Community reminds city officials of unkept promises

A force of accountability is looming over Denver’s shiny image created by Mayor John Hickenlooper, police department officials and city council members, as community members demand stronger action by those with authority to reprimand Denver police officers who “accidentally” kill innocent people.

In this particular case, Frank Lobato, a disabled 63-year-old man, was killed last July by Denver police officer Ranjan Ford. The Denver police officers were looking for Lobato’s nephew, Vincent Martinez, who was involved in a domestic violence case. According to reports, although the officers were told that Martinez was not in the home according to initial reports, they proceeded to enter the home by climbing a ladder and entering through a bedroom window; also with the knowledge that the disabled Lobato was in bed. Upon entering Officer Ford said that Lobato was sitting up in bed and had a shiny object in his hand – which later was identified as a soda can – and Officer Ford shot and killed Lobato in his bed.

In the most recent report of the case, the coroner’s office indicated that Lobato was shot lying down and not sitting up as the Officer had first reported; and the alleged soda can was standing next to his bed.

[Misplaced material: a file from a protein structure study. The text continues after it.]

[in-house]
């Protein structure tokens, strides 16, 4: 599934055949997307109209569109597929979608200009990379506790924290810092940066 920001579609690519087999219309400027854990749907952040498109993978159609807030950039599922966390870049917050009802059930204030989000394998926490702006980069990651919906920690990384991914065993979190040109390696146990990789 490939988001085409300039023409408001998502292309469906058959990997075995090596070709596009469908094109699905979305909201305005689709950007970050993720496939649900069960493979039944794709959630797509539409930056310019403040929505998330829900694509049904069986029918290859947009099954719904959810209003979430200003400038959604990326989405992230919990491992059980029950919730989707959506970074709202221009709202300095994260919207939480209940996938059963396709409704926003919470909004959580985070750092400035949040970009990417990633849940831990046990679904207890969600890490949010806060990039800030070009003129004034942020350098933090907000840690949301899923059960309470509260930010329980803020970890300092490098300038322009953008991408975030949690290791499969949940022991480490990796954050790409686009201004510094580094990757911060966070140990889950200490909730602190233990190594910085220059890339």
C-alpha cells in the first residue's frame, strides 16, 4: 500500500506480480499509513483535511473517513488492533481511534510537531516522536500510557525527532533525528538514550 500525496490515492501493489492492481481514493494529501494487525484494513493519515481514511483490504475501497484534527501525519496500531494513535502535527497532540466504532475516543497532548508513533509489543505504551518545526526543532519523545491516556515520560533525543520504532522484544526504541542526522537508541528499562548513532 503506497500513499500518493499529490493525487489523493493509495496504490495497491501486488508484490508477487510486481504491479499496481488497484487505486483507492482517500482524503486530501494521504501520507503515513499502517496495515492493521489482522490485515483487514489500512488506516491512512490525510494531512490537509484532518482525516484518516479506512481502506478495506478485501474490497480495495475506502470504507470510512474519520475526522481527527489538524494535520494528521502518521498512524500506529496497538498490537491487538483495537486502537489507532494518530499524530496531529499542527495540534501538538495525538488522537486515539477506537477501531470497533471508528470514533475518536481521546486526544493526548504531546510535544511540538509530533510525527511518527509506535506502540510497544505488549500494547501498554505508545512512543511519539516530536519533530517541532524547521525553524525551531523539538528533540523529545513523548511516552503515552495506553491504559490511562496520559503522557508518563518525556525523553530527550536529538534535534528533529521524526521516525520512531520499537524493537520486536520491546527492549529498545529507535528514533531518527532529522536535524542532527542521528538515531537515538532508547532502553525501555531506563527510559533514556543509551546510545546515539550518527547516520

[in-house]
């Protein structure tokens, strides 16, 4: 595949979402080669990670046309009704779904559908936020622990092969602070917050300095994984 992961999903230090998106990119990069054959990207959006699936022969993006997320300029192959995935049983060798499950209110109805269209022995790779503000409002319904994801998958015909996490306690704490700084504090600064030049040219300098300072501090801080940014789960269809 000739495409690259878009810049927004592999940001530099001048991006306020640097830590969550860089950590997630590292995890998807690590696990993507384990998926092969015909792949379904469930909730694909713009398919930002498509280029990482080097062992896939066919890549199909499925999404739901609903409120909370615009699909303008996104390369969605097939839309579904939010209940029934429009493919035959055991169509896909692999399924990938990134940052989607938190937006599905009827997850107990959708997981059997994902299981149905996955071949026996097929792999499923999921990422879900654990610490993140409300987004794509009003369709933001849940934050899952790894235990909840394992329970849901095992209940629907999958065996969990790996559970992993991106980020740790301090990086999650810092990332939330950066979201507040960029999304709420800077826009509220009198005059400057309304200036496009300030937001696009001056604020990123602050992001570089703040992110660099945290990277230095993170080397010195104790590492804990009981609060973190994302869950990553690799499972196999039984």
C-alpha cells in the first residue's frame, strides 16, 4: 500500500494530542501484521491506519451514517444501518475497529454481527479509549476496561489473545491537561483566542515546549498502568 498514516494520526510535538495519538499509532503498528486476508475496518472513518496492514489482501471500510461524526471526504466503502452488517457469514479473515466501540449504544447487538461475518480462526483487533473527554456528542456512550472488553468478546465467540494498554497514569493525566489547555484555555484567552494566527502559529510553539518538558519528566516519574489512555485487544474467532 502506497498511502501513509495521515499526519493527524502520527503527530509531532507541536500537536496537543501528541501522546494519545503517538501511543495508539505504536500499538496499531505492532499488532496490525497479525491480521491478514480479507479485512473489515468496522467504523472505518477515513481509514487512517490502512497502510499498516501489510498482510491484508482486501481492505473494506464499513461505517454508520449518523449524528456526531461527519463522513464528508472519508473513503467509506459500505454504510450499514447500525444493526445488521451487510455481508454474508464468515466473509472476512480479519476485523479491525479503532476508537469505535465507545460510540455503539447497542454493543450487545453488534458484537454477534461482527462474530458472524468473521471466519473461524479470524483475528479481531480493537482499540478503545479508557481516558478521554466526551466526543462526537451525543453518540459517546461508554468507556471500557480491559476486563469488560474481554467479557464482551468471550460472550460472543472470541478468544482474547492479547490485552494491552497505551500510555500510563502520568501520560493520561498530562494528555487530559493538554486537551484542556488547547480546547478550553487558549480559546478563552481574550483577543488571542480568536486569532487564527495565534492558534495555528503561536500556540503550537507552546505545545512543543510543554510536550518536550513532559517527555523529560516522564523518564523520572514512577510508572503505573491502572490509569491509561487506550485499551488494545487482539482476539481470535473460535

Steve Nash of Cop Watch summed up the situation: “A man was killed and a cop lied.”

Recently, Denver Manager of Safety Al LaCabe handed down a 90-day suspension to Officer Ford in the “accidental” death of Lobato. Community members are outraged at the continued lack of discipline for officers involved in such atrocities across the city.

Last Friday, Denver CopWatch held a protest and rally at the Wellington Webb administration building, along with the Lobato family attorney, Kenneth Padilla. Protestors reminded Mayor Hickenlooper of the promises he made for police reform and accountability.

“The City is not doing what it said it would do,” stated Padilla. “There is a whole issue of accountability – and this has left an indelible stain upon the Hickenlooper administration.”

Padilla has continuously requested reports from the City over the past 13 months, despite the Mayor’s promise to open availability in reviewing official reports. Last week. Padilla did receive an invoice from the City for $1,300 in order to receive the homicide report, initial offence reports, and the Internal Affairs Bureau reports.

“These officials should do their job – it shouldn’t be that victims have to hire private attorneys to seek justice,” stated Padilla.

“The police in this city are above the law and they know it,” said Vicky Nash, a representative of Denver CopWatch. “Regular citizens couldn’t get away with this – do you think we would get a three month ‘suspension’,” asked Vicky Nash.

“Things have got to change – and the choice for change is ourselves,” challenged Vicky Nash.
Toni Frésquez

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